My fourth Nick Temple File, The Flemish Coil, will be released soon. An important plot element at the heart of the book is the clandestine cooperation of American and Soviet elements attempting, for their own distinct purposes, to ratchet up the tension between the two superpowers in Cold War Europe. The background that makes such clandestine cooperation plausible is the competition for German resources in the immediate aftermath of World War II. Germany's possession of personnel that both the East and the West found valuable was an obvious fact of post war life. The fierce competition for the technical expertise of Germany's rocket scientists is well-documented evidence of that fact. So, I thought to myself, what other skill sets among the defeated Germans might the Cold War's primary antagonists find valuable? I write about clandestine activities, so, naturally, my mind turned to skills useful to the conduct of such activities. I settled on a multi-lingual assassin.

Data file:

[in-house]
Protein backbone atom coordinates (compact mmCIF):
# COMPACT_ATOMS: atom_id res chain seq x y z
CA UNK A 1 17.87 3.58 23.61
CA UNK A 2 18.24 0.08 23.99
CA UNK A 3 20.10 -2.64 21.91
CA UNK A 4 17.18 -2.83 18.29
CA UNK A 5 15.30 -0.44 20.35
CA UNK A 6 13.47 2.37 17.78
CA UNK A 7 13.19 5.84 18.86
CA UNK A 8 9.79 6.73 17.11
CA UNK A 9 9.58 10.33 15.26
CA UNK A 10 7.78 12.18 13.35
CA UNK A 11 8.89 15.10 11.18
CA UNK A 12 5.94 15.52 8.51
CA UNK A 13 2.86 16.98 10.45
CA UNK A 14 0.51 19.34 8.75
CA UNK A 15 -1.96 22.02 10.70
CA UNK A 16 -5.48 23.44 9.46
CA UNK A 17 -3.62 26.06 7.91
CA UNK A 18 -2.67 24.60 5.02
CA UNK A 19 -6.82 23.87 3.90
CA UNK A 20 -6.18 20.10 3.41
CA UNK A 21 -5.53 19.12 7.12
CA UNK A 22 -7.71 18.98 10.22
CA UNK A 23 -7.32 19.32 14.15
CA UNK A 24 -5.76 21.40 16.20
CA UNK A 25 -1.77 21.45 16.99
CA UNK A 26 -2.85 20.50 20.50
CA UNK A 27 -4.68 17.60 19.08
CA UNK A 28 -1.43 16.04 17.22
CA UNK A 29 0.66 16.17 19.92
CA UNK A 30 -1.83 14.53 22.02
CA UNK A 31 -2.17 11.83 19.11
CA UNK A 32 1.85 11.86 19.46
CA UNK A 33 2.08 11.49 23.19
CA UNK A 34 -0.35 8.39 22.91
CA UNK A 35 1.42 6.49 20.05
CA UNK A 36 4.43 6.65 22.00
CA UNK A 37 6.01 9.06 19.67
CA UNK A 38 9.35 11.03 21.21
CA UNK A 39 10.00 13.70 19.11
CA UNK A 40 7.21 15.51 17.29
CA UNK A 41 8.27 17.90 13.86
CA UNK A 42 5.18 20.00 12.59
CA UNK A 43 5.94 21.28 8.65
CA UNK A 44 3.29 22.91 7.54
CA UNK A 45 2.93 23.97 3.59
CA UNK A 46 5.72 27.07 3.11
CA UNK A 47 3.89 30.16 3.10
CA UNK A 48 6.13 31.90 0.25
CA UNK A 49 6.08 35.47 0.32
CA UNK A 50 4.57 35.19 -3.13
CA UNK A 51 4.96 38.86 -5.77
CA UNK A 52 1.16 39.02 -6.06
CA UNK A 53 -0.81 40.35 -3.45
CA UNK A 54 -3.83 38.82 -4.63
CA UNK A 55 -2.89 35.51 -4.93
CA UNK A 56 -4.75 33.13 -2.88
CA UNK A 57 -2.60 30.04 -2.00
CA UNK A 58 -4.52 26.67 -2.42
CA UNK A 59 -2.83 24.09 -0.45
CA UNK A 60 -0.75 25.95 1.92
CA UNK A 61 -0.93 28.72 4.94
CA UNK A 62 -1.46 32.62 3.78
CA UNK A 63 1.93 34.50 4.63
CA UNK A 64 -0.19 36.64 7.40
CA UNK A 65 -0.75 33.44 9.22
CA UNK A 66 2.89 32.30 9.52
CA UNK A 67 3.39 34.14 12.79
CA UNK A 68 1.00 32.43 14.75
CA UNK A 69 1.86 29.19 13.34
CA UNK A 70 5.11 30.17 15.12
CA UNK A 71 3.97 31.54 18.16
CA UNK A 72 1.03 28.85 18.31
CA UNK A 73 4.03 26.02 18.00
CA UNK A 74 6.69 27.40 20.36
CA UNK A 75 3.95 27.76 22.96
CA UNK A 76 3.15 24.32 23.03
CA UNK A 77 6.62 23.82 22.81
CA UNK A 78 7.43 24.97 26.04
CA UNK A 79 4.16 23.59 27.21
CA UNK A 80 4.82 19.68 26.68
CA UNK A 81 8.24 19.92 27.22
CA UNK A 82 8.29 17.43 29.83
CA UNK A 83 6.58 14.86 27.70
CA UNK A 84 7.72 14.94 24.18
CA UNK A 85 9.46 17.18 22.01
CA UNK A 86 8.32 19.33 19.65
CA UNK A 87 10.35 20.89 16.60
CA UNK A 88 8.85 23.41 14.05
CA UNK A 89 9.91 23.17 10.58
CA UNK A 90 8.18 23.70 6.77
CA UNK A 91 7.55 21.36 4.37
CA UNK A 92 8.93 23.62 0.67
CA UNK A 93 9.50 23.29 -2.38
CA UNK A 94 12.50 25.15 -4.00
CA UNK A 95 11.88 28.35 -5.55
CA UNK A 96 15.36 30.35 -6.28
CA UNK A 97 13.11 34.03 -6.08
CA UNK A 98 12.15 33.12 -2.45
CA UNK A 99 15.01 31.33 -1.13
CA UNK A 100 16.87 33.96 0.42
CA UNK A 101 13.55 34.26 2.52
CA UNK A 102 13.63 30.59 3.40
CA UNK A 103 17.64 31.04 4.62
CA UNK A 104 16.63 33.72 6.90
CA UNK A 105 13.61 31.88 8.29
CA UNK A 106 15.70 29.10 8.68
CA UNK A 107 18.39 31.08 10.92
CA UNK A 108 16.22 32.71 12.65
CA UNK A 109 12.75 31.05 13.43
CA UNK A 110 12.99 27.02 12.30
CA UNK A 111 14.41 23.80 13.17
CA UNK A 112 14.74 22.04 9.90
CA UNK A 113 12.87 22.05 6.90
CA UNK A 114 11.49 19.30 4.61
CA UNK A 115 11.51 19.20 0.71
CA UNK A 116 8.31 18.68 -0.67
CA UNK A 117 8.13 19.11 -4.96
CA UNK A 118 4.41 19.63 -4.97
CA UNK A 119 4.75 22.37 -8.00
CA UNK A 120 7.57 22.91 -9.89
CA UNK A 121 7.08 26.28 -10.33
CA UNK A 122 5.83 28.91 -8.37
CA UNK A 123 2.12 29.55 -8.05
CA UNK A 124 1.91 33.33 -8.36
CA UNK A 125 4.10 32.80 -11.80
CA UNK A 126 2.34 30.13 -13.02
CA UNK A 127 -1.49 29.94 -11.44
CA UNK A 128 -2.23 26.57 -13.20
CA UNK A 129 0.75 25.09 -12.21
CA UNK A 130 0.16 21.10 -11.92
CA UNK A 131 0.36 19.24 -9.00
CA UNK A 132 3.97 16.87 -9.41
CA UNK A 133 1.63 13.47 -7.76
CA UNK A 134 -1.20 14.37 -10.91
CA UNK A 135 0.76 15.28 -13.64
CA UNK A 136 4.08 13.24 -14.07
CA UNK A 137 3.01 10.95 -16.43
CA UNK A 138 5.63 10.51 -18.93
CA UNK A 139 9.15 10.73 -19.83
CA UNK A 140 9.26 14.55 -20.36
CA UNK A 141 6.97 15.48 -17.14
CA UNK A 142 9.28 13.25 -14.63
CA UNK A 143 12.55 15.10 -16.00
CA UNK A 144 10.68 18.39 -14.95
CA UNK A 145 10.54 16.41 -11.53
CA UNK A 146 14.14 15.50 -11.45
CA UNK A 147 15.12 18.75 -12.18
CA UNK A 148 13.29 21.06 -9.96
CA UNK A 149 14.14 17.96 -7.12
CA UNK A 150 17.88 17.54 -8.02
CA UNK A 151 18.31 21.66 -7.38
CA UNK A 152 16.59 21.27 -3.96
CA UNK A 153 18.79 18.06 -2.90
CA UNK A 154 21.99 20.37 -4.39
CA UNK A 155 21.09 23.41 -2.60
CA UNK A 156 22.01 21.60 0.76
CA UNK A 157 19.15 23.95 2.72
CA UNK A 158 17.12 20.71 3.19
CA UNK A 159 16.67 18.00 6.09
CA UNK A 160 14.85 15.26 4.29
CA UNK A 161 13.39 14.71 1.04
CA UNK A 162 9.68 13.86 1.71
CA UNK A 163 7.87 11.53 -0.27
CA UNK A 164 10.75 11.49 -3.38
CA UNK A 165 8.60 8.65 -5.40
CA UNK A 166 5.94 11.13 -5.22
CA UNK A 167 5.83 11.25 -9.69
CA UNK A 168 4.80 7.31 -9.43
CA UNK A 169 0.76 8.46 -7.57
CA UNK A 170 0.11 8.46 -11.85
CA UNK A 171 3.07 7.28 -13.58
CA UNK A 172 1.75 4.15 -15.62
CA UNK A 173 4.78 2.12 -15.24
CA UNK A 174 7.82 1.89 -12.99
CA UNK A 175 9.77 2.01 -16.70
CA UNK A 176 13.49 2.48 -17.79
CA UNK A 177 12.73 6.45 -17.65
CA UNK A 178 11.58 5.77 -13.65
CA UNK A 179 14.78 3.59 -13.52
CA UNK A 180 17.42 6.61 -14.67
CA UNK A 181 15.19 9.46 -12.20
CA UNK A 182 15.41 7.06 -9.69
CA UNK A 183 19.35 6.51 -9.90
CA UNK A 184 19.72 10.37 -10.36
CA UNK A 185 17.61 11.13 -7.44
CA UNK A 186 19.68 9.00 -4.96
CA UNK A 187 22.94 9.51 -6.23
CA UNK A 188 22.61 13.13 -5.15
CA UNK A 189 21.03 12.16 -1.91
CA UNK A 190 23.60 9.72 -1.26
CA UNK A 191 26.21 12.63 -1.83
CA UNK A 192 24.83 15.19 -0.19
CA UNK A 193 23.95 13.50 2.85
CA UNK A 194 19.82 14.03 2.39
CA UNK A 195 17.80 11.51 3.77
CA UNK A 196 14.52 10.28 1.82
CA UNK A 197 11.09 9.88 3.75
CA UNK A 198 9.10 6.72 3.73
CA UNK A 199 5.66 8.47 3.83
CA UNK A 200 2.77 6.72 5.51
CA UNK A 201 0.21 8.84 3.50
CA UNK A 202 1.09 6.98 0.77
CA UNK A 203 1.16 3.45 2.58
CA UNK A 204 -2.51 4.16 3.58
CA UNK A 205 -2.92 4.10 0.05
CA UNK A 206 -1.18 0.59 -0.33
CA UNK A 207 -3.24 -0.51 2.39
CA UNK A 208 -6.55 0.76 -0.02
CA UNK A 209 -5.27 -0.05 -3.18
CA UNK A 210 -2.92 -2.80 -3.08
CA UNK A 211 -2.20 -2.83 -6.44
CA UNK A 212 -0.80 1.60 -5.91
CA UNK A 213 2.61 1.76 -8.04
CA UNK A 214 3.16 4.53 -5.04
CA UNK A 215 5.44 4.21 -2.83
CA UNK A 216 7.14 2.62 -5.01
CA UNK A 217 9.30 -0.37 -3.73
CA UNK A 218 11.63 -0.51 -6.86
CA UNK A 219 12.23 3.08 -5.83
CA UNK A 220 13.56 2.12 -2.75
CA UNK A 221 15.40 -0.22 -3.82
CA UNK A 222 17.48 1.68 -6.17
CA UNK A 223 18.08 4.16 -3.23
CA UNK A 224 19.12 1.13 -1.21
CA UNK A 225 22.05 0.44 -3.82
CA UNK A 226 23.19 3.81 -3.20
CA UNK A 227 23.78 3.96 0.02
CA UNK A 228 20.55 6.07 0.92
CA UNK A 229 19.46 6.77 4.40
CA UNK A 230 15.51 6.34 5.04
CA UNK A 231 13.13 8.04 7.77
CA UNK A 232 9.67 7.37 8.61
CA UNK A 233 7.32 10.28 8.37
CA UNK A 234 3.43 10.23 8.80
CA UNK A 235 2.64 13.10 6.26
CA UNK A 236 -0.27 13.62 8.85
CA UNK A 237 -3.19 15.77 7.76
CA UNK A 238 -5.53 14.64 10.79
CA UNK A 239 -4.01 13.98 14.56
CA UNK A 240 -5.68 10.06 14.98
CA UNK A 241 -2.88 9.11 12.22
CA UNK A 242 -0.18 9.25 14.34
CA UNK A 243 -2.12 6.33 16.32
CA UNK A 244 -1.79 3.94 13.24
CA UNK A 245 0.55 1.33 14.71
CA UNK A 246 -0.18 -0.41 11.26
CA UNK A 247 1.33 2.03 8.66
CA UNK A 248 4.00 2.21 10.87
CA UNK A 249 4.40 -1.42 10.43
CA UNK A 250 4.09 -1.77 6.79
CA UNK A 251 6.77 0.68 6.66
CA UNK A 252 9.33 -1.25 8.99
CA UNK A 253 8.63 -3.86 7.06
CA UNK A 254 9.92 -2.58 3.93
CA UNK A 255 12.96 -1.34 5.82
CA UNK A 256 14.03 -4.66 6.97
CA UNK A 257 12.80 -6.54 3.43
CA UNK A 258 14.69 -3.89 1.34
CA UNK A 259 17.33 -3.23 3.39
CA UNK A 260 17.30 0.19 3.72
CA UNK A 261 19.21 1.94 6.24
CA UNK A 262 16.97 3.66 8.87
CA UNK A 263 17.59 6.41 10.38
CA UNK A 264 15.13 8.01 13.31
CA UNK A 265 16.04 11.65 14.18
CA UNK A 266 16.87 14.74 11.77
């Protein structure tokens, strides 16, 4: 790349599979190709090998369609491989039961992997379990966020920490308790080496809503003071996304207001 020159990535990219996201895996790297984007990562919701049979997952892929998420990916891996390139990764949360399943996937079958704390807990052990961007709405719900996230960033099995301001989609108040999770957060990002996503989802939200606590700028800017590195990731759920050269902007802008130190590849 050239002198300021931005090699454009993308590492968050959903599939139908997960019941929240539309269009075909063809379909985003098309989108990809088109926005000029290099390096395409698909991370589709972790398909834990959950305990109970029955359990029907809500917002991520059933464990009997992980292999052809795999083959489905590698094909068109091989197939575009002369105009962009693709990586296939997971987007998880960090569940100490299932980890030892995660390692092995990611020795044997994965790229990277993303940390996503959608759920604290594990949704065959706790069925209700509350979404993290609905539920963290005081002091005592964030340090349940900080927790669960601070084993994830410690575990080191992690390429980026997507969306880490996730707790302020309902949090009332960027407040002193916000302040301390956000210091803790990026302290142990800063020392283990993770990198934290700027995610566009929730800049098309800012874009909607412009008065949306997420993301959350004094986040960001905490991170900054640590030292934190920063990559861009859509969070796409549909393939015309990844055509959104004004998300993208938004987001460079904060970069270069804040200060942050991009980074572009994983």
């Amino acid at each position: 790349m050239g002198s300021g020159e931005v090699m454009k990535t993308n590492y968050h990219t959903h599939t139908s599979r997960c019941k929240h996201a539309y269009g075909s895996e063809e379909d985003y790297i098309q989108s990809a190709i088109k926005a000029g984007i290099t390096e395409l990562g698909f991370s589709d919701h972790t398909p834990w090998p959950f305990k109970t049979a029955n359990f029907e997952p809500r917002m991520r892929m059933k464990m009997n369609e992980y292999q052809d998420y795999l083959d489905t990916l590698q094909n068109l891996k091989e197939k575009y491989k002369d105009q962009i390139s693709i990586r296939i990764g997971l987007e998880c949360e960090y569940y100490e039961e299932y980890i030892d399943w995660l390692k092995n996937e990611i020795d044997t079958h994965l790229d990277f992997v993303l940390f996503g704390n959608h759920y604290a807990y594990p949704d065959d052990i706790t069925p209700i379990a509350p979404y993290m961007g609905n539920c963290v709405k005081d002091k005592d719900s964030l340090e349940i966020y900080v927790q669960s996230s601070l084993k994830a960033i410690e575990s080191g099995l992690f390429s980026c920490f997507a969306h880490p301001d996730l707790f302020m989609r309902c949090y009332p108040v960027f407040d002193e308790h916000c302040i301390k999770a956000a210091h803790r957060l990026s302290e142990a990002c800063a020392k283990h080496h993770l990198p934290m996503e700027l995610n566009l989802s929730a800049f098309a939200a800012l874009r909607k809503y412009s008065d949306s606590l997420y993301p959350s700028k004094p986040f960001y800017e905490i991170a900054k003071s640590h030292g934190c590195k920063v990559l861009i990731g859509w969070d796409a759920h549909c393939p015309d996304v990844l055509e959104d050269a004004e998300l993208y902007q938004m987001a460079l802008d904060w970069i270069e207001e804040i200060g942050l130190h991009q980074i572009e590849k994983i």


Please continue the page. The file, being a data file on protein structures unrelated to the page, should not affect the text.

I mention all of this primarily because of the recent revelations about possible actions undertaken at the direction of the Russian government to influence the American presidential election. Let's not be naive. It should come as no surprise that Russia would try, overtly and covertly, to influence America's elections. What does seem surprising is the further allegation that Russia's actions may have been aided and abetted by Americans. As disturbing as that allegation is, on a personal level it could not have come at a better time. Those who might scoff at the premise of the existence of covert cooperation between the Soviets and Americans during the Cold War will have to check that skepticism against what appears to be a contemporary version - fact, not fiction - of such cooperation. Guess I just got lucky on this one?